The troops designated for the assault were waiting only for the order to advance, Pickett's splendid division on the right, Pettigrew's, lately Heth's, on the left, with two brigades in support of Pickett, two in support of Pettigrew, and still another marching at some distance in the rear. Though the equals of any in that army, Heth's soldiers had been so much shaken by their encounter with the First Corps that they were far from showing the same ardor as Pickett's men. All told, the assaulting force numbered not less than fifteen thousand, and probably more.
Pickett was watching the effect of the artillery-fire when a courier brought him word from the batteries that if he was coming at all now was his time, as the Union guns had slackened their fire. After reading it himself, Pickett handed the note to Longstreet at his side. "General, shall I advance?" Pickett asked his chief. Mastered by his emotions, Longstreet could only give a nod of assent and turn away. "I shall lead my division forward, sir," was the soldierly reply.
As the charging column passed through them to the front, fifteen or eighteen guns followed close behind in support.
Friend and foe alike have borne testimony to the steadiness with which this gallant band met the ordeal—by much the hardest that falls to the soldier's lot—of having to endure a terrible fire without the power of returning it. No sooner had the long gray lines come within range than the Union artillery opened upon it, right and left. For a quarter of an hour the march was kept up in the face of a storm of missiles. Cemetery Hill was lighted up by the flashes. Little Round Top struck in sharply. Smoke and flame burst from the batteries along Cemetery Ridge. Solid shot tore through the ranks; shells were bursting under their feet, over their heads, in their faces; men, or the fragments of men, were being tossed in the air every moment, but, closing up the gaps and leaving swaths of dead and dying in their track, these men kept up their steady march to the front, as if conscious that the eyes of both armies were upon them. They had been told that the enemy's artillery was silenced!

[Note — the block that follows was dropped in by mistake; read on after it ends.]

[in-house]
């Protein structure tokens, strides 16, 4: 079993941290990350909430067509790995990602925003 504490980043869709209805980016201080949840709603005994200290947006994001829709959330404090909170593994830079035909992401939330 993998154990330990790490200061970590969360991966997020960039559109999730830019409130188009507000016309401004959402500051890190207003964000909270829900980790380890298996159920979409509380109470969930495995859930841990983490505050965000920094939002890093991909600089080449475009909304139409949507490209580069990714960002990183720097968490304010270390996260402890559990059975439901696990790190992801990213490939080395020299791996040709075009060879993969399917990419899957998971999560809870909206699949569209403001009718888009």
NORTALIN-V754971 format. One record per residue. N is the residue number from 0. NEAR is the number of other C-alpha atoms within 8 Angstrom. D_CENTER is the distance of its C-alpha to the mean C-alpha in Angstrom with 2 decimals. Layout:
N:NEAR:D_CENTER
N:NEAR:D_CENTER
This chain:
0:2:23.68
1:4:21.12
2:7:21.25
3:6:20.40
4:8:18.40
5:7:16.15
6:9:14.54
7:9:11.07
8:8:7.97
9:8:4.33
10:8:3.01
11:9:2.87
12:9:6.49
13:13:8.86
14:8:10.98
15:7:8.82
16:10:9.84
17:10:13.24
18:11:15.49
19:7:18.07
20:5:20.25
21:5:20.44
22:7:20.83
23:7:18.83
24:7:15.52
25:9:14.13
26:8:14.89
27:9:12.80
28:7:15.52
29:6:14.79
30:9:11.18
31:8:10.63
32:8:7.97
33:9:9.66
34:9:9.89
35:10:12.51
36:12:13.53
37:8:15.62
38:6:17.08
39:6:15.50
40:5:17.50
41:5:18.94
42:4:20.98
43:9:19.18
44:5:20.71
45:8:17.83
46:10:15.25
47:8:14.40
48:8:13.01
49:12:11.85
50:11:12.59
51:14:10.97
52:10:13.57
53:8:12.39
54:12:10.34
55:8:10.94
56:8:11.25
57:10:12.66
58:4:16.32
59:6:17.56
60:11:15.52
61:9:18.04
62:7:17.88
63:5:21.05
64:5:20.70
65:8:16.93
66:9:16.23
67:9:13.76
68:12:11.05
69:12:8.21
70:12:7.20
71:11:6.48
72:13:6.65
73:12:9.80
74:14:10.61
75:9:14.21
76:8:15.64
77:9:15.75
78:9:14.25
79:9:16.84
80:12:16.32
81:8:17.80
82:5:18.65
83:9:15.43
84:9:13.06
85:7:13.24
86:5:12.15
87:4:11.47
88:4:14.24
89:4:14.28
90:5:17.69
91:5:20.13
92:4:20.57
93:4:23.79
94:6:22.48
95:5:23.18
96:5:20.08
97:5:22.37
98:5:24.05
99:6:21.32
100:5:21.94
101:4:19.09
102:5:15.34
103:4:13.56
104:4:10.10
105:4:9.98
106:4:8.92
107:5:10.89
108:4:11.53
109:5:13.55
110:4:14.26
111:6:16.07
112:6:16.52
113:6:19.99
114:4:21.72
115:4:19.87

As soon as they could do so without injury to their own men, the Confederate guns began afresh, so that again shells streamed through the air and balls bounded over the plain without intermission, dense smoke shutting out the assailants from view.
Protected by the fire of this redoubtable artillery, the column continued its deliberate march. When within five hundred yards, or about to cross the Emmettsburg road, it suddenly moved off by the left flank a short distance, as if to close up a break in the line or recover the true point of attack—some say one and some say the other. Be that as it may, Pickett's men first received the fire of Stannard's Vermont brigade while making this flank march, and again encountered it on their flank after facing to the front for the purpose of resuming their advance toward the heights.